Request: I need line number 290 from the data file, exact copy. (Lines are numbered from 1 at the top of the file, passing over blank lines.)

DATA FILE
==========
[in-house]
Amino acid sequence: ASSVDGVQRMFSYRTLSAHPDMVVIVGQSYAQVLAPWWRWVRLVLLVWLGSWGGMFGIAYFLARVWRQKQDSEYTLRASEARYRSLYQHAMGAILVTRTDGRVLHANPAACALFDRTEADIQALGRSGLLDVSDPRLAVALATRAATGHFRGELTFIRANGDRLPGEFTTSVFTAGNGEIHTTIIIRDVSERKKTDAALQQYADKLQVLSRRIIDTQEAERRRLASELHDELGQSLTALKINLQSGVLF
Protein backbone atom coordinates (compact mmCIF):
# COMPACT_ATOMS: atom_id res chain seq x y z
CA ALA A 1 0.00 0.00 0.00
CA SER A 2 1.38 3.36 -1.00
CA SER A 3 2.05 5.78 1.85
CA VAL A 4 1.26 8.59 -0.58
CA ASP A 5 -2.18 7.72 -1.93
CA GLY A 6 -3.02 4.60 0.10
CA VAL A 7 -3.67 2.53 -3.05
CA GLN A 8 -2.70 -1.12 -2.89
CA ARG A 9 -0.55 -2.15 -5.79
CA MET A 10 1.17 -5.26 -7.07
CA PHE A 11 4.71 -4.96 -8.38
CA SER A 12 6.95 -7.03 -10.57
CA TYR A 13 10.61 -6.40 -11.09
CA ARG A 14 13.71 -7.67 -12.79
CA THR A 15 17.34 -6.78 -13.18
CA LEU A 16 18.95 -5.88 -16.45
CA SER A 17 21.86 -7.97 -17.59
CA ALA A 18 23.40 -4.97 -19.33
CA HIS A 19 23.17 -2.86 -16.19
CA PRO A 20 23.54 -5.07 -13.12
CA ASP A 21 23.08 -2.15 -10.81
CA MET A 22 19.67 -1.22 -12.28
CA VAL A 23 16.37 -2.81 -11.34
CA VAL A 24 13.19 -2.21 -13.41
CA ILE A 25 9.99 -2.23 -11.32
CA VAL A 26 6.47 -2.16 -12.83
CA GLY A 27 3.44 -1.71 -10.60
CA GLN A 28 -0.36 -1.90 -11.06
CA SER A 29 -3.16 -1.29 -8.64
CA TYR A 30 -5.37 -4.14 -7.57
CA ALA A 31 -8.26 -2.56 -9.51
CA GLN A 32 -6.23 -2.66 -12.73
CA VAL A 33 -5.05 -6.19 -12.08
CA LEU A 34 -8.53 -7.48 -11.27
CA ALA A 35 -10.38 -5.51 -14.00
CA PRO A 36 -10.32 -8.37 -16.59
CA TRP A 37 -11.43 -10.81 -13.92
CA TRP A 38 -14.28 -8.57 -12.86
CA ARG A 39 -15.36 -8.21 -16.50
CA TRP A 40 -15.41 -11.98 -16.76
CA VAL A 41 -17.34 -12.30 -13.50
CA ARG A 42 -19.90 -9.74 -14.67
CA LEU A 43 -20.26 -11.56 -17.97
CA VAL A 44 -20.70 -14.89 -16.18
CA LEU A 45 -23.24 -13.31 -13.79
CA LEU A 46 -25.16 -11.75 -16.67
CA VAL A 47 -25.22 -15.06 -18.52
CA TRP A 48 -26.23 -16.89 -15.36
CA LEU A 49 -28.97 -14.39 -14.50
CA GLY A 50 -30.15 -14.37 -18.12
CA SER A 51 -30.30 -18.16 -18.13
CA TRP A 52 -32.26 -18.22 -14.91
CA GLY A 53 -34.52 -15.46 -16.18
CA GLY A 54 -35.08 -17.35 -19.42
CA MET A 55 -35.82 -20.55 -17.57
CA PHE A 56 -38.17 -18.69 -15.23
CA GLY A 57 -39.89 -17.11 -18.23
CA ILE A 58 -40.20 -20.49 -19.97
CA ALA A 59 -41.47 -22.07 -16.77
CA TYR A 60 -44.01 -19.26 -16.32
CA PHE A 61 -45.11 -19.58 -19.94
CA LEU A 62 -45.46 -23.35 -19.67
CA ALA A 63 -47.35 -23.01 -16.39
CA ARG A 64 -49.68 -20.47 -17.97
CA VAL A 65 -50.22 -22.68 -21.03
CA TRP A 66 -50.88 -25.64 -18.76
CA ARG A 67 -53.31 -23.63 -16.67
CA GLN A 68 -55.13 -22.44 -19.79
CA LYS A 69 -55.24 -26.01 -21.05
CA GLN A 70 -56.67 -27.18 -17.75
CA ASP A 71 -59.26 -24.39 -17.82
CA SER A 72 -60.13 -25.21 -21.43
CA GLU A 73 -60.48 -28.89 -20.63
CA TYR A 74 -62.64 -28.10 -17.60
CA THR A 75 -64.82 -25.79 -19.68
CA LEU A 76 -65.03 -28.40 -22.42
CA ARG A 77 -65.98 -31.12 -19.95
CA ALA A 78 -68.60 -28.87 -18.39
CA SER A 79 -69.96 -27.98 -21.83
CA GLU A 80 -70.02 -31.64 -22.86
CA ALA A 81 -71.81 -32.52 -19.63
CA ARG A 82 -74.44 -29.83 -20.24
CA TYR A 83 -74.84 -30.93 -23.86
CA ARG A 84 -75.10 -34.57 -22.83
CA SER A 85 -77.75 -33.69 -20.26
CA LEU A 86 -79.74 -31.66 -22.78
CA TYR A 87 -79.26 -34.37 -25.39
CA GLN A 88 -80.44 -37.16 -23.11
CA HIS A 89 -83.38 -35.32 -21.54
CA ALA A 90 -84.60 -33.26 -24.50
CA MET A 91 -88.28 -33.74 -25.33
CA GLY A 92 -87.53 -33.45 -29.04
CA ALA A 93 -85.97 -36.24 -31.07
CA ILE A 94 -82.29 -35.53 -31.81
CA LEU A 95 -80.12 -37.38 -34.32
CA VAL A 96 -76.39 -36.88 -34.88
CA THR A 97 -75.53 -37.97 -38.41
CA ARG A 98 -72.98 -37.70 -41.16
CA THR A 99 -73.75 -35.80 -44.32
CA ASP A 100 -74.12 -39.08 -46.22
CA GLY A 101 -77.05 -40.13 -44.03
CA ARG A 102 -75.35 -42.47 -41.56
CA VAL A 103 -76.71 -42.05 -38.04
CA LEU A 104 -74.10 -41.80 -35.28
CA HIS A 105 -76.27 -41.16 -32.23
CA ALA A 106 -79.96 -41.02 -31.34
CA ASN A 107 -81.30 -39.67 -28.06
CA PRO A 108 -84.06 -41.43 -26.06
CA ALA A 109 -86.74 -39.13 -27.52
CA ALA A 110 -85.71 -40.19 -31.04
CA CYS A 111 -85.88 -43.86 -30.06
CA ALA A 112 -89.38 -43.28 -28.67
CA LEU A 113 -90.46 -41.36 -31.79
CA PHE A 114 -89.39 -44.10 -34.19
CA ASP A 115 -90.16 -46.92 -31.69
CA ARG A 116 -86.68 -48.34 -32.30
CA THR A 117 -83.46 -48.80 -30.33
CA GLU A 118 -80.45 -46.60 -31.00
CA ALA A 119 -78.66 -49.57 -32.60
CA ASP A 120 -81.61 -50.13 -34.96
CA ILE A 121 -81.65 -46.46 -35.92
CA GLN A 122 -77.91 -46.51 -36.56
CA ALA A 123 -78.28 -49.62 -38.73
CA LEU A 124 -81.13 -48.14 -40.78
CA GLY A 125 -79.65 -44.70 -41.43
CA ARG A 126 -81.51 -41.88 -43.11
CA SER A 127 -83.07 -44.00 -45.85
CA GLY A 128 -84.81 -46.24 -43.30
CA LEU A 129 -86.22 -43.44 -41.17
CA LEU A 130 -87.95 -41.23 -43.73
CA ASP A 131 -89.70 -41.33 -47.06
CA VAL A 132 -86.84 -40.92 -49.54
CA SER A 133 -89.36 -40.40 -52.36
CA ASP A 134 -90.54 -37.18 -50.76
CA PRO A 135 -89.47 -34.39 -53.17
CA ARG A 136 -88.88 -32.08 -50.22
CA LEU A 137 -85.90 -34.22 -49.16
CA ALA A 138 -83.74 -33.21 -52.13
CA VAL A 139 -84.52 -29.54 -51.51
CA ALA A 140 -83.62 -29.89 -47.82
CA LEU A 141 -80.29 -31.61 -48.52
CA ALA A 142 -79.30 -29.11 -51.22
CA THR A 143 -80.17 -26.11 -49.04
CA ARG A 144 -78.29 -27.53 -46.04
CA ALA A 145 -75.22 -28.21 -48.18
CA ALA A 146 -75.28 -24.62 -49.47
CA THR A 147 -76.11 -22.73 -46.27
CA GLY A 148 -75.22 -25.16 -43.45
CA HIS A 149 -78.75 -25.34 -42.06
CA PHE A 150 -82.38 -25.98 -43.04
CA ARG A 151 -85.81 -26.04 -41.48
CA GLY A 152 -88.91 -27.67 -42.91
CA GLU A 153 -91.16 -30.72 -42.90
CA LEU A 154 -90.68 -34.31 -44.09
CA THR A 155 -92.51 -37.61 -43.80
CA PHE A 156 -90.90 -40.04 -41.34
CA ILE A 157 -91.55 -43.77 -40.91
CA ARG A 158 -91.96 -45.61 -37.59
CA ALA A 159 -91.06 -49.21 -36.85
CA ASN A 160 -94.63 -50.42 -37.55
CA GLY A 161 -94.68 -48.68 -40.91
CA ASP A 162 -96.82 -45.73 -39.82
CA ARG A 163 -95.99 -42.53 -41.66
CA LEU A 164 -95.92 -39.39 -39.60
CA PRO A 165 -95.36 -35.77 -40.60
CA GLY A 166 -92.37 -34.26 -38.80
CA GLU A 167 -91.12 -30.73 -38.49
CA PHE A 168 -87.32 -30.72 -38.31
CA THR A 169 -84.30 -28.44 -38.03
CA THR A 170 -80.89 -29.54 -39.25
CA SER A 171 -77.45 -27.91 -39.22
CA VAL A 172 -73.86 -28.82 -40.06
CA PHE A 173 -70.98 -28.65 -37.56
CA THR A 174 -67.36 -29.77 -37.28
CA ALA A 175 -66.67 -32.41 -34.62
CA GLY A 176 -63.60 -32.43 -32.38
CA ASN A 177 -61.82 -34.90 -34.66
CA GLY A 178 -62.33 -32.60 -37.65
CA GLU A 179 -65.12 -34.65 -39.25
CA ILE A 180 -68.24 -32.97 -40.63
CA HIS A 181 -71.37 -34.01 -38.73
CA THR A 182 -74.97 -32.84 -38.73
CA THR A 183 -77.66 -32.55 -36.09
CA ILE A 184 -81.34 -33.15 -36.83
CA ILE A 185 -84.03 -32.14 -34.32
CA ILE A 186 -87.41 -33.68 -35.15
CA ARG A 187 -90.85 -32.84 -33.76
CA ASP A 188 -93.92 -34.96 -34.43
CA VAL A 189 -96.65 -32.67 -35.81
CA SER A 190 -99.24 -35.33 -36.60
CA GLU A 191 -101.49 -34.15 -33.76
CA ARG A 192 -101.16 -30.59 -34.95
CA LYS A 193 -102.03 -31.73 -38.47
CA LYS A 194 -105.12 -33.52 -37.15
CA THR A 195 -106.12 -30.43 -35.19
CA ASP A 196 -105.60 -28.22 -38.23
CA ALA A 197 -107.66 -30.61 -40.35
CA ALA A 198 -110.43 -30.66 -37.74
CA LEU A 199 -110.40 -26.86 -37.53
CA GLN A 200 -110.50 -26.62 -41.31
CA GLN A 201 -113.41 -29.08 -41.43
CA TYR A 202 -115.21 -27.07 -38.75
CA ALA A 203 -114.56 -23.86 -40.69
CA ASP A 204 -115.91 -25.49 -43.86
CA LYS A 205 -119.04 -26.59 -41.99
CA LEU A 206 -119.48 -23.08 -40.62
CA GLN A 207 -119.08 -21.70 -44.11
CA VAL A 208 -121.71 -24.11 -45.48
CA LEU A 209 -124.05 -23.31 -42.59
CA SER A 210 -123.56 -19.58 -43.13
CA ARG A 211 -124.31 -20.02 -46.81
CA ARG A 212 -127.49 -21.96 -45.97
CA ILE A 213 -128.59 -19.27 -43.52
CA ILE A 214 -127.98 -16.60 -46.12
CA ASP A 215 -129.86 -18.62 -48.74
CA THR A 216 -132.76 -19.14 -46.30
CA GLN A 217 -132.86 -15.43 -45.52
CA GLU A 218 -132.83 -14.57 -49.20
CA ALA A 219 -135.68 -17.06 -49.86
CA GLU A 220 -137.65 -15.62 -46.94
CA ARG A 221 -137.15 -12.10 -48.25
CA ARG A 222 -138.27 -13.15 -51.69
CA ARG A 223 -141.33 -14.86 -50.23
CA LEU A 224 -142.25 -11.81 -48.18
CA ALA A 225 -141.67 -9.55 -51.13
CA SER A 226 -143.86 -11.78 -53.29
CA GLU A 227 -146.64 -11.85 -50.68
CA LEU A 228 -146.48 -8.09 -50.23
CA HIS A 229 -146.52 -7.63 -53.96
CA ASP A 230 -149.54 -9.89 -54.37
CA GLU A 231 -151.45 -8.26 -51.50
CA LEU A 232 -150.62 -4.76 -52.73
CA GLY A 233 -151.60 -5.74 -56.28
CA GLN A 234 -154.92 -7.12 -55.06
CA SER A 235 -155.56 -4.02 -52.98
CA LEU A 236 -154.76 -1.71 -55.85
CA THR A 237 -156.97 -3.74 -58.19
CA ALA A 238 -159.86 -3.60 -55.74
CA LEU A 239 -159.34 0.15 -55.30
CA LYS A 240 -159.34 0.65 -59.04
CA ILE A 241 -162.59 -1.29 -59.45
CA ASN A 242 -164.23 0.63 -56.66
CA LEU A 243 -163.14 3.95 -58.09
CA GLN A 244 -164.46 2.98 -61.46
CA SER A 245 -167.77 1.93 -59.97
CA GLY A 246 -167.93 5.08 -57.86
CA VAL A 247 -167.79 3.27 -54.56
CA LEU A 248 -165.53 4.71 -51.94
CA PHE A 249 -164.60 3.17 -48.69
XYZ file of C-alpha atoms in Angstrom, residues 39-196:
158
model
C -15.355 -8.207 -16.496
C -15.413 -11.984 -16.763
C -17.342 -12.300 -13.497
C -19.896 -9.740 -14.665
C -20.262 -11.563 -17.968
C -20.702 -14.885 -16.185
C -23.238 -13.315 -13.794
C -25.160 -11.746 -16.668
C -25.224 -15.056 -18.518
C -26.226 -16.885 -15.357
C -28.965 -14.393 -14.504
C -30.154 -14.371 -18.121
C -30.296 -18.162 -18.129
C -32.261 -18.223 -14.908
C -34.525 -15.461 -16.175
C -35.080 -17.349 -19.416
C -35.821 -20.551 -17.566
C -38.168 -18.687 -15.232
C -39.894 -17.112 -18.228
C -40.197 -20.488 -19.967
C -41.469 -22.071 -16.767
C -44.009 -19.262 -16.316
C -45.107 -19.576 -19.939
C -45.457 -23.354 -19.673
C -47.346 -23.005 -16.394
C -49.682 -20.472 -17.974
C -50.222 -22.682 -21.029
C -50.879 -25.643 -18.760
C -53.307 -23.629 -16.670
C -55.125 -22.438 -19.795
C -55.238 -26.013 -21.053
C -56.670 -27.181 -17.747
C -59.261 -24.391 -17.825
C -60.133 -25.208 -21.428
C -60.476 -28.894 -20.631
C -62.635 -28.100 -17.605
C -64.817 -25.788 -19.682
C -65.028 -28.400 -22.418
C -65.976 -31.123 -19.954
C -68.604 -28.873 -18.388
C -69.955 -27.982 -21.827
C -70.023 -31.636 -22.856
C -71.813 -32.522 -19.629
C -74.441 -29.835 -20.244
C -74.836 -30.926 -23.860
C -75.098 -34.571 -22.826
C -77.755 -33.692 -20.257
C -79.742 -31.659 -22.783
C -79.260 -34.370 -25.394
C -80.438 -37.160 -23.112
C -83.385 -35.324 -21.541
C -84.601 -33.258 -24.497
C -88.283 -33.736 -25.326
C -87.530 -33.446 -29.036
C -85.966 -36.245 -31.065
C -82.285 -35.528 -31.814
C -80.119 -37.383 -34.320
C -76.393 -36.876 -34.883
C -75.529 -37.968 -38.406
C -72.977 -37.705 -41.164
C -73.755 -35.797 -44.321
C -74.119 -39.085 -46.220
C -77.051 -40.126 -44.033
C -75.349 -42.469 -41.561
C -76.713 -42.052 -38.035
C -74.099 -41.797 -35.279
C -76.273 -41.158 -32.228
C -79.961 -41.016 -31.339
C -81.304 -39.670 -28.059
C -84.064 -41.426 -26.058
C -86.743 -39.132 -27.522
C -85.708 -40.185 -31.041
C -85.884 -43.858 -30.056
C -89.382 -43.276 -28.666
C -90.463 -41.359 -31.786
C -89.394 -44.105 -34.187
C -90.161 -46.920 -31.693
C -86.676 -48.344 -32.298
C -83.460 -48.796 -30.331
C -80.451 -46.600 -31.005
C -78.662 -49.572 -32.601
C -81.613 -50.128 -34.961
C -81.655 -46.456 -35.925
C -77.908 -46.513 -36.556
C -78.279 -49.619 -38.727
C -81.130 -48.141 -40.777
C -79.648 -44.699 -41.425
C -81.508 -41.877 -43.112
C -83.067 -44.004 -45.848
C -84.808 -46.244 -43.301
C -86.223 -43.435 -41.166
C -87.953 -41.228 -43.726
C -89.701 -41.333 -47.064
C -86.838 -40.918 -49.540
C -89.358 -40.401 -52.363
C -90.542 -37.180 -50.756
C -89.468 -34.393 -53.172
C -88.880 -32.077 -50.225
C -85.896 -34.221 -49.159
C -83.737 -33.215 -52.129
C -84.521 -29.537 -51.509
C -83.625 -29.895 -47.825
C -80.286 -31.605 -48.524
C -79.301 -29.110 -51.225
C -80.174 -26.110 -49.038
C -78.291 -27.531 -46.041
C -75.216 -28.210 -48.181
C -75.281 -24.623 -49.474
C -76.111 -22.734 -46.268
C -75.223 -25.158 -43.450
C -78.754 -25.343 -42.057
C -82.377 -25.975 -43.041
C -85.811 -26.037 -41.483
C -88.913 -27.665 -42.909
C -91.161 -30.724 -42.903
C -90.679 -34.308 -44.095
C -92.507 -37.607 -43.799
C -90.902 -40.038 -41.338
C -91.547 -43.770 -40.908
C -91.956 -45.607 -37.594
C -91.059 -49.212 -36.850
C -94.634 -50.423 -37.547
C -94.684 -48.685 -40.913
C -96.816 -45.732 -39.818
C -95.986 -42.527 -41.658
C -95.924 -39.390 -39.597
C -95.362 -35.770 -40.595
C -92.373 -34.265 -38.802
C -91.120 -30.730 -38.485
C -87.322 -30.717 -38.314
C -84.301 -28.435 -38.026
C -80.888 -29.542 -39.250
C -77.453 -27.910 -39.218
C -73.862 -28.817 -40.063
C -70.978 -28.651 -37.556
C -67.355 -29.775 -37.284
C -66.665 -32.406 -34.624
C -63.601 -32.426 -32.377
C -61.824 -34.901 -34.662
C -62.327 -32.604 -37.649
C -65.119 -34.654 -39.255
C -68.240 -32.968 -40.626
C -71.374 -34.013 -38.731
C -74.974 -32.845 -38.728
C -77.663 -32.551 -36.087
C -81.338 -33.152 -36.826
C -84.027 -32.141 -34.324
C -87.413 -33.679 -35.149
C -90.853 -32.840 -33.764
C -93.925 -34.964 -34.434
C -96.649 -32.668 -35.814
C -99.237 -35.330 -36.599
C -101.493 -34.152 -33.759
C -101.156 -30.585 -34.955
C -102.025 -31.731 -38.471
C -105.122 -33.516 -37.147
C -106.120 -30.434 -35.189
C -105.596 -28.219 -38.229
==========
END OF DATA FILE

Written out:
C -60.133 -25.208 -21.428